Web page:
top of page

The Mysterines – 'Afraid Of Tomorrows' Album Review


1. The Last Dance

2. Stray

3. Another Another Another

4. Tired Animal

5. Jesse You're A Superstar

6. Hawkmoon

7. Sink Ya Teeth

8. Junkyard Angel

9. Goodbye Sunshine

10. Inside A Matchbox

11. So Long

12. Afraid of Tomorrows

The second album from the Mysterines has landed and it’s a grungy, dark, indie rock masterpiece.

On first listen it feels like the band have taken a big risk, this is a boundary pushing, genre defining leap into the dark in more ways than one. The band have clearly gone into the studio to make a statement about who they are and where they want to go. As statements go this is an incredibly strong one.

Repeated listens make you realise just how many layers there are to this album, it’s dark, it explores thoughts and ideas that hide in the recesses of our mind and it does it all with a style that the band are clearly staking a claim to be all their own.

What it reminded me of as I couldn’t stop listening is the first time I heard Mazy Starrs So tonight that I might see, not the same type of record but it has that same feel of a band who are absolutely on it, know exactly what they want to sound like and have totally nailed it.

Unusually these days, it has a flow of being a body of work that demands you need to listen to it in the order the band intended. It’s not a record to dip in and out of or shuffle, it works as a proper, old fashioned, album. It demands, and deserves, to be the kind of album you put on, sit back and give your full attention to. It’s a sonic masterpiece with vocals and lyrics just fitting the mood perfectly. It’s the album that this years indie rock releases need to be measured against, in fact, scrap that, it’s too good to be limited to just one year. It’s got the potential to be genre defining, it really is that good.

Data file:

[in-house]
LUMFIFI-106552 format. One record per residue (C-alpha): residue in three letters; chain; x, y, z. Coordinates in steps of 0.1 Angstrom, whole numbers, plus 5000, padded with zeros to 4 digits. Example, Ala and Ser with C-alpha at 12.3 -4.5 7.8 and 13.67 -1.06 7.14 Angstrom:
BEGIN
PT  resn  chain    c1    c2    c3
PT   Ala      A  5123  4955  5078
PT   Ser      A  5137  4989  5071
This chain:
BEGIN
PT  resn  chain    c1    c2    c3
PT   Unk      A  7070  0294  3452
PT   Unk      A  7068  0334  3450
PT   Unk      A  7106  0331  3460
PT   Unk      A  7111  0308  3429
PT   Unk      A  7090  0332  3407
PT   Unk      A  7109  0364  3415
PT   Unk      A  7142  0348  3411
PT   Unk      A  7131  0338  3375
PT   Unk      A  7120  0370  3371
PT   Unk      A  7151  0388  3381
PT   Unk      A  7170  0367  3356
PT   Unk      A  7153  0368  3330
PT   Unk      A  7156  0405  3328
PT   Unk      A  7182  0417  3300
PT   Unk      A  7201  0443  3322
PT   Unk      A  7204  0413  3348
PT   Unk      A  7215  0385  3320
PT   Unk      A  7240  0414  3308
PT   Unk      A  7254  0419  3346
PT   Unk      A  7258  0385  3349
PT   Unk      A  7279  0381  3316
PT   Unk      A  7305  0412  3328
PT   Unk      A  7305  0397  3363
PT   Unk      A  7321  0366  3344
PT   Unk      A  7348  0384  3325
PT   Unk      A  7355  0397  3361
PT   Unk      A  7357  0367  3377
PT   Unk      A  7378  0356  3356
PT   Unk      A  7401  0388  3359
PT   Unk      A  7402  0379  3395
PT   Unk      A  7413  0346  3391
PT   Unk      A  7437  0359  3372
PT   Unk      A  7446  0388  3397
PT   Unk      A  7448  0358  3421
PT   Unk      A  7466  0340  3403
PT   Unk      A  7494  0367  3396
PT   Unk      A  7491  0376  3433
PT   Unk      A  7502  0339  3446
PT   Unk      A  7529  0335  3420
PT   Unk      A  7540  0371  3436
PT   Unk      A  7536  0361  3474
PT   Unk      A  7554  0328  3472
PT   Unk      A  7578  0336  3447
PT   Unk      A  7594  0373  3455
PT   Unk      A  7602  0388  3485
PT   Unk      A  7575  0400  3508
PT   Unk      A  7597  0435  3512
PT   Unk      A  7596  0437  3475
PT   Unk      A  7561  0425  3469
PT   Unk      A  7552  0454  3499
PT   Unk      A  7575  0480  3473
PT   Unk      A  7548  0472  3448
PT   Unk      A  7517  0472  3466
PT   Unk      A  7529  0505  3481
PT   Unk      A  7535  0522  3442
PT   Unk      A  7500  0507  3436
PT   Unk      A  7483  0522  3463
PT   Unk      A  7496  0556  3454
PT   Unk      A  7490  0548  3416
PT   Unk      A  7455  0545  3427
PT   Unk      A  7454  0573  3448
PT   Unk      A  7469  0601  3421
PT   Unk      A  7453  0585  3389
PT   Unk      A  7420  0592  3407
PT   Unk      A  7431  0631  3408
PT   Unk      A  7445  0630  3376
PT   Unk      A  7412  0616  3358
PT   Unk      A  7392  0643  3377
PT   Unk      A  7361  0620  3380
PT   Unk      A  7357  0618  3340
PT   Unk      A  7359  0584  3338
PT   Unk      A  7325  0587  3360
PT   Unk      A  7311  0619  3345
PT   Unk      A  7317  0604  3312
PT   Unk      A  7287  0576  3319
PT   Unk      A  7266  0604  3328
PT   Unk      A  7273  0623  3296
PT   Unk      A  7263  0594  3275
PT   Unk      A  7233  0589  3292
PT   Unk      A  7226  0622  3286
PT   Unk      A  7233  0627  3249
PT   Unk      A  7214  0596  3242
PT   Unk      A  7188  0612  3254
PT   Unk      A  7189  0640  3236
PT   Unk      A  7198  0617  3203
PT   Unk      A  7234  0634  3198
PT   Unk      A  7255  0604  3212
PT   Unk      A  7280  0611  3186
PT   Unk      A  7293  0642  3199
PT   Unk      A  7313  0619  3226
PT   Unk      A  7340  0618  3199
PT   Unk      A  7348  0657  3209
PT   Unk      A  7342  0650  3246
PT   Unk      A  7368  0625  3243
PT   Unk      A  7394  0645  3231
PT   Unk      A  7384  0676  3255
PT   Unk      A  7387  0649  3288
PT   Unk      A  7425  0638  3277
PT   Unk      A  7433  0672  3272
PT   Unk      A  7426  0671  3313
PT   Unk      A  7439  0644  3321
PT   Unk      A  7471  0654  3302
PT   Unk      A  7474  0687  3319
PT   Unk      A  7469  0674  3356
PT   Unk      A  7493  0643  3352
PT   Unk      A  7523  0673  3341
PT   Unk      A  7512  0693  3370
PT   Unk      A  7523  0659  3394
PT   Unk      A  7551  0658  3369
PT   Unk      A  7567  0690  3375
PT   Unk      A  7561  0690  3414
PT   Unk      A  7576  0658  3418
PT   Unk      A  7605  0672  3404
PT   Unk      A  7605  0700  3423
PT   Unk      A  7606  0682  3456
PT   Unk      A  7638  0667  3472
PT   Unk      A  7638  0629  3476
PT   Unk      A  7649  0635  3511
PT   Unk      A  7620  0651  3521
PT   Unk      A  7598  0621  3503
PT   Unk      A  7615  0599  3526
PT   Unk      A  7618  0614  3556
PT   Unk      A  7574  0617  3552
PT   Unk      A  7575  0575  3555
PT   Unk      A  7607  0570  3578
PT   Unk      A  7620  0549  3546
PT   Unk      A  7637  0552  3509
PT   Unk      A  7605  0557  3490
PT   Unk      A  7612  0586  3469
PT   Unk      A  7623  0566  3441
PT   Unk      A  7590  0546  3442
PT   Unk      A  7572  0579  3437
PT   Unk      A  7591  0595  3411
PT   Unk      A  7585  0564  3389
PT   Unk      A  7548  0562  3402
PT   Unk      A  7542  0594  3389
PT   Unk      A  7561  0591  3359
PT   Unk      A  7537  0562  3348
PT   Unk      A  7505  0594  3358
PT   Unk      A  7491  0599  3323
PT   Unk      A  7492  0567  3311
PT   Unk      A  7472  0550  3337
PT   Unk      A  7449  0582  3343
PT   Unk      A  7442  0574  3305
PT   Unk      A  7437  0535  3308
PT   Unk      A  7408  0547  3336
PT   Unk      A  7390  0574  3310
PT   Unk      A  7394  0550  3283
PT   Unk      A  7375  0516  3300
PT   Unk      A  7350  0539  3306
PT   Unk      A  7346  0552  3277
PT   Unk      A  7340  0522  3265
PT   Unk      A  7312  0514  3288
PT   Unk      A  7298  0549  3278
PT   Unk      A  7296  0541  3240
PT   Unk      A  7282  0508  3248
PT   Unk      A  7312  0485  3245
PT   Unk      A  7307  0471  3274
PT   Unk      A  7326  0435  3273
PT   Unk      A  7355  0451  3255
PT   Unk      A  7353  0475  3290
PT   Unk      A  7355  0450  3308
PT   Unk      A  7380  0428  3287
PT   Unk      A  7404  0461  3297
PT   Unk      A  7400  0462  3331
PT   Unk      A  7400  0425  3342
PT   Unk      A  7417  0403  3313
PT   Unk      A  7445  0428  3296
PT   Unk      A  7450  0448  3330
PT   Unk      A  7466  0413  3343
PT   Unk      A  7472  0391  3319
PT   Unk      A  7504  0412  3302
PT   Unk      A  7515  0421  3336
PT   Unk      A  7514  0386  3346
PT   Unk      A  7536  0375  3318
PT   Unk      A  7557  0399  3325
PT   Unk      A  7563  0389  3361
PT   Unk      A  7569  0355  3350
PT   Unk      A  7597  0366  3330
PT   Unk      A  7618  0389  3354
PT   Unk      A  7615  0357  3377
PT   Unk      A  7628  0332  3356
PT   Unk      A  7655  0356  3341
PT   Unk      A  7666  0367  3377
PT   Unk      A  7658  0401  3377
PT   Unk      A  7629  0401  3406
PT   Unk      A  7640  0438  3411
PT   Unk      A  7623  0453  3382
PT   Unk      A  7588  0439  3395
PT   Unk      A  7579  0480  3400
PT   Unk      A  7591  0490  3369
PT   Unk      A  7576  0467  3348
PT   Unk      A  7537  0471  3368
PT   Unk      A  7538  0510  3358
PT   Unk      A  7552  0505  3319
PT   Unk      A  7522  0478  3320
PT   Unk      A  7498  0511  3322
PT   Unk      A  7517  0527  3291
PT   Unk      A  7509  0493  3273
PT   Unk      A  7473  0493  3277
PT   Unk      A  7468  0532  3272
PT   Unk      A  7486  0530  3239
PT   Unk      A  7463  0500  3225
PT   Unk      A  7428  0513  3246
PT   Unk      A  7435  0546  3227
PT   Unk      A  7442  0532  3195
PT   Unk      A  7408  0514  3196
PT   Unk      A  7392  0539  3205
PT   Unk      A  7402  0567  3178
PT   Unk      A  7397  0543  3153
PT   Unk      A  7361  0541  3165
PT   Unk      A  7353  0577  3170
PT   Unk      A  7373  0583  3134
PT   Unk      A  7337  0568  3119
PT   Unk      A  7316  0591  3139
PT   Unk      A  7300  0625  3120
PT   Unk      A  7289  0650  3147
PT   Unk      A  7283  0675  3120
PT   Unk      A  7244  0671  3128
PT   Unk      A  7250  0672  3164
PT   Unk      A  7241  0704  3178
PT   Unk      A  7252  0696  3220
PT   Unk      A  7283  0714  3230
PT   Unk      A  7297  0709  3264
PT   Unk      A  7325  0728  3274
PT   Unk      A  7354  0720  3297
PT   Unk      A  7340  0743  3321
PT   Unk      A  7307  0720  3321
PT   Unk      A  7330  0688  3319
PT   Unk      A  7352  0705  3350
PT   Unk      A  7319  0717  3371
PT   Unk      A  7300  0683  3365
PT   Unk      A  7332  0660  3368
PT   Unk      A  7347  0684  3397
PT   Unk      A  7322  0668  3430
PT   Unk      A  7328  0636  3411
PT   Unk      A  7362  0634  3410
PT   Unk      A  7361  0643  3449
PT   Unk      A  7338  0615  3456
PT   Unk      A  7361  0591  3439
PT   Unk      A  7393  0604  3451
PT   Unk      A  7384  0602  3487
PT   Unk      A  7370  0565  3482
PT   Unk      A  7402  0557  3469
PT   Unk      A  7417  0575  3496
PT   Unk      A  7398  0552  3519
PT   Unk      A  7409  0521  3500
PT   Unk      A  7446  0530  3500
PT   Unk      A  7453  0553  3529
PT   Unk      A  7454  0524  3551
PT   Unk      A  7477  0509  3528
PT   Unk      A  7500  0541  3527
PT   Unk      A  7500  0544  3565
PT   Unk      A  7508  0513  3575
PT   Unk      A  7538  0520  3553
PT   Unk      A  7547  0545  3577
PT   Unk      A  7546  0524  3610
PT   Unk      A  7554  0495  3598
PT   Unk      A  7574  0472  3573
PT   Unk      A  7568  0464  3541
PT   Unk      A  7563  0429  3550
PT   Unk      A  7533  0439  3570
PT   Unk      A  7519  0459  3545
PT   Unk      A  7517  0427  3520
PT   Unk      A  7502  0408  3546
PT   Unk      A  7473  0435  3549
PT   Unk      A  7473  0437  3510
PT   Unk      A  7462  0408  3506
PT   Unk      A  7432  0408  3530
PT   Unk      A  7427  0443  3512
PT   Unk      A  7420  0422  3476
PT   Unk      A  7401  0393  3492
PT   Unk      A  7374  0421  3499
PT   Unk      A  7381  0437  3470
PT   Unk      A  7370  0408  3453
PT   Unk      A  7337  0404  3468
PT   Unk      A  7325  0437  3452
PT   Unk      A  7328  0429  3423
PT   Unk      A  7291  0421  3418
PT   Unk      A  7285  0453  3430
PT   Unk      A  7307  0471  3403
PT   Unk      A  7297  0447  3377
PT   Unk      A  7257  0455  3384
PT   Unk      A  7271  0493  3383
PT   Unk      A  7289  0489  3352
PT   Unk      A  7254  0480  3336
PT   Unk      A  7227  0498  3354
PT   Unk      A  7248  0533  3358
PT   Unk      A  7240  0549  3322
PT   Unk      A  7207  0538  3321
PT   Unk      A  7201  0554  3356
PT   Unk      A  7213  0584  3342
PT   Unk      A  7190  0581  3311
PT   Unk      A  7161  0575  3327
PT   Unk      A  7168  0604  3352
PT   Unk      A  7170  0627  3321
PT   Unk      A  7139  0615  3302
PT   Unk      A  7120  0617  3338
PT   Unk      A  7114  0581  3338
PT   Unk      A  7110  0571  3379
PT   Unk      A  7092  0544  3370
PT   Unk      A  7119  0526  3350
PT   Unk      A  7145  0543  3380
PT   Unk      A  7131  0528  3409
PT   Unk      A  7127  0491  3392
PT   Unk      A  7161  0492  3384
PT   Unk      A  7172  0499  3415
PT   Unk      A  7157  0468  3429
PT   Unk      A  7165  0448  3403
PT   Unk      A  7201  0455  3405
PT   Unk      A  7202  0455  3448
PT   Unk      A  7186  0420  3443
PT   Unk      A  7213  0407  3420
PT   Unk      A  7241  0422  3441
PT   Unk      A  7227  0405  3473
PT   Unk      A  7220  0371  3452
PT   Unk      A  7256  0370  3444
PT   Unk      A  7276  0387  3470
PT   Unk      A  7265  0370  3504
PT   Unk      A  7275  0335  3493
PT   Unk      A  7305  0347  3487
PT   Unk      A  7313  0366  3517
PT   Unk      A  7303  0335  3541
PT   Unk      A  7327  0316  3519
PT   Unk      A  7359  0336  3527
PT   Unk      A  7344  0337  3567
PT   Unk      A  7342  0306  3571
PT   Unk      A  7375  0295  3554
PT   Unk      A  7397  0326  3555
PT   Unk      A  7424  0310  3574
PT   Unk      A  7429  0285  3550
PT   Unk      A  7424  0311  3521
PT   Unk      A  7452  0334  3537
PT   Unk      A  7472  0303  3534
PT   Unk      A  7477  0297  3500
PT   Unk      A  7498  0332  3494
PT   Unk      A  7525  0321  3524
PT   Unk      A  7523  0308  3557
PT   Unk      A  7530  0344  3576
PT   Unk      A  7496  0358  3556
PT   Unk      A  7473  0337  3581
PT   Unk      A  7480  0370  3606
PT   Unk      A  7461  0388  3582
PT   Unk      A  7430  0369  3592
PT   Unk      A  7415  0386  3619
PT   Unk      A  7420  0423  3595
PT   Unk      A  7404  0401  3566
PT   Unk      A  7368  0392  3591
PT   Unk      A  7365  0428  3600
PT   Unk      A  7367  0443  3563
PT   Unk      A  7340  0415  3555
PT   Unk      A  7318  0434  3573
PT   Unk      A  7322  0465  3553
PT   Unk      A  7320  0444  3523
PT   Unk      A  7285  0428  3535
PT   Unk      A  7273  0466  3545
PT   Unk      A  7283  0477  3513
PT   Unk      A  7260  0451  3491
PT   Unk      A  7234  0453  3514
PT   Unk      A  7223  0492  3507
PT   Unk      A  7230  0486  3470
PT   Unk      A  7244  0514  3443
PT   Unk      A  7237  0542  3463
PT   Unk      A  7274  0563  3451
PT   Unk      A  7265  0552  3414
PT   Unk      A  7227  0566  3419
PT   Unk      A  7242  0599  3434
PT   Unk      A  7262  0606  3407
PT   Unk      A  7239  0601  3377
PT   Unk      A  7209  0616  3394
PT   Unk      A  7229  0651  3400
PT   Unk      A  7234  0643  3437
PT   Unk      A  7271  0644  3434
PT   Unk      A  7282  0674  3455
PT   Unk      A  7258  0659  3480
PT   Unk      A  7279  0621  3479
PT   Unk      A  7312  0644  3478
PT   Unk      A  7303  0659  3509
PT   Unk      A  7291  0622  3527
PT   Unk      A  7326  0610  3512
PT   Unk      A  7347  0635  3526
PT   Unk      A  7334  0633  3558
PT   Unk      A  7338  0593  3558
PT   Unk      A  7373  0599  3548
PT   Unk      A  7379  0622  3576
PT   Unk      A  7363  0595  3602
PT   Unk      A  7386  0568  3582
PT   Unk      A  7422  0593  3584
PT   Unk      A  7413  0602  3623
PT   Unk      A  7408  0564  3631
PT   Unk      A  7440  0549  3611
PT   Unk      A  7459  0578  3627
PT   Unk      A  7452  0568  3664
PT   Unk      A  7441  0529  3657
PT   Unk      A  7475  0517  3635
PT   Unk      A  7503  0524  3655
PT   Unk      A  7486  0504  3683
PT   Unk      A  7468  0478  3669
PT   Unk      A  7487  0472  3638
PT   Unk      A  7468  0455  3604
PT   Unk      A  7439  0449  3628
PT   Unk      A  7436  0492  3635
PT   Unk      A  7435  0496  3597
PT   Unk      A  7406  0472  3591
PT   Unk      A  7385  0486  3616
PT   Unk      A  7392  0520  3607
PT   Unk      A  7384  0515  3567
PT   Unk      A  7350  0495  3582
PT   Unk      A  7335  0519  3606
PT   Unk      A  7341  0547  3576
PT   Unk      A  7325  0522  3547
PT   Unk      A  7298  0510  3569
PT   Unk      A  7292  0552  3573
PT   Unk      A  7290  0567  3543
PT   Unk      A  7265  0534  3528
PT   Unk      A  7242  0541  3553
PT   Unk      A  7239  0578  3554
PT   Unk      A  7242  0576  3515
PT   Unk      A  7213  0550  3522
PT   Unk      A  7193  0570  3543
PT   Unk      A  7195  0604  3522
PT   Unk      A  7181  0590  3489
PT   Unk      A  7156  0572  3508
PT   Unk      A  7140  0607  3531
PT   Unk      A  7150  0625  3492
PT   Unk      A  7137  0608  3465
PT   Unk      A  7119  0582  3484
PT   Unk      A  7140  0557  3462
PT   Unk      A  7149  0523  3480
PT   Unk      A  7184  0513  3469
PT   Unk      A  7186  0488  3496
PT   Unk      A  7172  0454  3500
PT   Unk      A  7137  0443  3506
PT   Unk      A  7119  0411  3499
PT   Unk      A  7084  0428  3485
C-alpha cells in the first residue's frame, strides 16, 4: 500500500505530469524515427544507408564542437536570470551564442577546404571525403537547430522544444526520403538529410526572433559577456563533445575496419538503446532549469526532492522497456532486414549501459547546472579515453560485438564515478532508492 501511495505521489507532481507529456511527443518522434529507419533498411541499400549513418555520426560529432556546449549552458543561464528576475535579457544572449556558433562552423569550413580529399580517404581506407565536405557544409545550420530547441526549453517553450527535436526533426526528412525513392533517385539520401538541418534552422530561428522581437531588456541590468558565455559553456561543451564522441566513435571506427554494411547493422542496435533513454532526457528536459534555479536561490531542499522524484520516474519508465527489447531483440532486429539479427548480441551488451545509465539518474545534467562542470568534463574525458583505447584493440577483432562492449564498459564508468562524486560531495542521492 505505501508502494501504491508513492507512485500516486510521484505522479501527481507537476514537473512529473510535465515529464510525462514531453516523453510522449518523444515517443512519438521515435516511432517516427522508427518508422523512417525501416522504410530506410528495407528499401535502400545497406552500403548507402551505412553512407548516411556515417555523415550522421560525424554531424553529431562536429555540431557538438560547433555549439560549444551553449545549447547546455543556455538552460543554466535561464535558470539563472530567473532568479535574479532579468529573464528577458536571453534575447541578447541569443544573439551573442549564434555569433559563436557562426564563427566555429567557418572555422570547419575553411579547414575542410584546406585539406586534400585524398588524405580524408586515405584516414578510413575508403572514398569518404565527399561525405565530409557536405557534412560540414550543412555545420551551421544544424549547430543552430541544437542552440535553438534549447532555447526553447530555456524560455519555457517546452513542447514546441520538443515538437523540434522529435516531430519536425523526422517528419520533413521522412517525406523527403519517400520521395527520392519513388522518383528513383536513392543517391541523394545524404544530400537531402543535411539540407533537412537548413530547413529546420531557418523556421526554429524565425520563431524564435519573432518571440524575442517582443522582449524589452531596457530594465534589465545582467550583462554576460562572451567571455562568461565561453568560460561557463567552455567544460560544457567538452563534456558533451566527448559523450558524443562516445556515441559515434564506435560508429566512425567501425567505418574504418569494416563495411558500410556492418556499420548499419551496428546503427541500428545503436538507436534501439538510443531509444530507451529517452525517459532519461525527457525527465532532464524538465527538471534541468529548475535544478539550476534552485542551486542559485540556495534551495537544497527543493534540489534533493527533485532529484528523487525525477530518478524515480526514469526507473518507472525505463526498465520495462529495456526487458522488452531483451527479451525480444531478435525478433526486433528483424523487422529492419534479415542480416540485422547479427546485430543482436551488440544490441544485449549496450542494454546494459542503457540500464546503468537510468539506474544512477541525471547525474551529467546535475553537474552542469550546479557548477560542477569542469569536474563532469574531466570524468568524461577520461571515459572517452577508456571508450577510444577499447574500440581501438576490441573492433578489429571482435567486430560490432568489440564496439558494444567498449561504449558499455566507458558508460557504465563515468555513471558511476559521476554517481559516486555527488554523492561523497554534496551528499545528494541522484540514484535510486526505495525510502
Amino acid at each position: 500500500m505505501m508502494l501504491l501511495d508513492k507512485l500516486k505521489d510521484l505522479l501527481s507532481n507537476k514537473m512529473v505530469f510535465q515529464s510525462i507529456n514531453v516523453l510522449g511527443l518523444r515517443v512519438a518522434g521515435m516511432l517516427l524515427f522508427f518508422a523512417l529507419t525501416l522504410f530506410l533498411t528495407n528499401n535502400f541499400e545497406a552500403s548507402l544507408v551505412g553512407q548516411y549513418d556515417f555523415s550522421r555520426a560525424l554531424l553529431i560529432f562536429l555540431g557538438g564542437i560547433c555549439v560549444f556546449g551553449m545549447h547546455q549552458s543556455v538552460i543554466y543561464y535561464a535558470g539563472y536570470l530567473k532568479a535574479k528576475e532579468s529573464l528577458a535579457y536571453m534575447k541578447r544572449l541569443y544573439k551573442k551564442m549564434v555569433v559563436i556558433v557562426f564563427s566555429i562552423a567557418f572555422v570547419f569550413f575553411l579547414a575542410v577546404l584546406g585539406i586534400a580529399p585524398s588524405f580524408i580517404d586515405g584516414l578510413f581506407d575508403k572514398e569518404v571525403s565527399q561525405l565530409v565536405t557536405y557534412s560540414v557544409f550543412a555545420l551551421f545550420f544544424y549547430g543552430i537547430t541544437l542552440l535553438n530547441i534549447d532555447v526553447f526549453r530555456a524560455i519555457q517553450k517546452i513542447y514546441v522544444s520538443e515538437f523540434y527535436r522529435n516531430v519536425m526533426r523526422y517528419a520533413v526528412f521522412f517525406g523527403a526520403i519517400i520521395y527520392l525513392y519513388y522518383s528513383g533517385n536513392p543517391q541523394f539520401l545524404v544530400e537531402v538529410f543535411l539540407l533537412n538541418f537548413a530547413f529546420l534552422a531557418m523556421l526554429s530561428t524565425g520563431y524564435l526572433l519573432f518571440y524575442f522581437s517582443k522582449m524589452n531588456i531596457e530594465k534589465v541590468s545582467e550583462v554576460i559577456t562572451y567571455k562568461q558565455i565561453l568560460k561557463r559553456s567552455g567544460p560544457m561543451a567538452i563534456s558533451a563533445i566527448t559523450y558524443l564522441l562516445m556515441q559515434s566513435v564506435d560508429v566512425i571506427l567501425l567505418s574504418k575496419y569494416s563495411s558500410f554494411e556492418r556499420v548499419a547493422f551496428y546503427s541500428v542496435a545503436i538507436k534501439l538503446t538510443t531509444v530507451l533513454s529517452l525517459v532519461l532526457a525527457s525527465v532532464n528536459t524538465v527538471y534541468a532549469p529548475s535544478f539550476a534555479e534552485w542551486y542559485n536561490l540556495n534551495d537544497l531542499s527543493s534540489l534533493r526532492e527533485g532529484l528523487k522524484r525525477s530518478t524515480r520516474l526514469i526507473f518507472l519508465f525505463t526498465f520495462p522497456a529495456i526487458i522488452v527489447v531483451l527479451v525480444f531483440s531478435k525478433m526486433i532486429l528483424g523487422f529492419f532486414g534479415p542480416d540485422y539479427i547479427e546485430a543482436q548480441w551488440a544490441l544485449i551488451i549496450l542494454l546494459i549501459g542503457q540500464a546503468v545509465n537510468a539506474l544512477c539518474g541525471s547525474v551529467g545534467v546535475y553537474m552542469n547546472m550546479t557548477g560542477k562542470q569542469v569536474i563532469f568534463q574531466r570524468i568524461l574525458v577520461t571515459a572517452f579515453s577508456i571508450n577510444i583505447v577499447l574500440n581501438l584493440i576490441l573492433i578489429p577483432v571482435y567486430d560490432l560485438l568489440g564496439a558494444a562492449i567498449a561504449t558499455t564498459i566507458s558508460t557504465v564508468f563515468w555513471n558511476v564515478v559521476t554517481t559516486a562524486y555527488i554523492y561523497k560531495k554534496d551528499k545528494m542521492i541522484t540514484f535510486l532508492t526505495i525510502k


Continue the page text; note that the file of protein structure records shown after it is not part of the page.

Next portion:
Let’s be clear, you won’t put it on as a way to get most parties going, although maybe it’s the perfect soundtrack for the kind of parties you have, but on the whole it’s the kind of album that deserves your undivided attention. I can see it it being plundered for film soundtracks, there is a cinematic quality to the music that would work perfectly for an unsettling and demanding film that needs the kind of music that you have instead of dialogue. There’s a scene in the original Manhunter film where the anti-hero is trying to stop the red dragon from killing someone in his house which is perfectly soundtracked, film directors take note, listen to this album, you will find the intense song you need.

Best song? Nope, I’m not playing that game with this album, with many records I review there are a couple of standout tracks, the type you think I could add to a playlist. That’s not the case with this album, it’s too perfect as a full body of work, I will only listen to it as an album, this is the kind of album music streaming sites need to bring back, the long player and stop the shuffle.

Quite simply if you want to enjoy an album that will demand your attention, make you slowly fall in love with it and which will become a treasured part of your collection then this is it. I know it’s a strange thing to say but it’s not the kind of album you buy off of a well known delivery website, its the kind of album you go into your local indie record shop and buy on vinyl, that you take home and put a plastic protector around and you treasure. It is that good, in fact it's outstanding.

Review - Iain McClay


Featured Posts 
Recent Posts 
Find Us On
  • Facebook Long Shadow
  • Twitter Long Shadow
  • Instagram Social Icon
bottom of page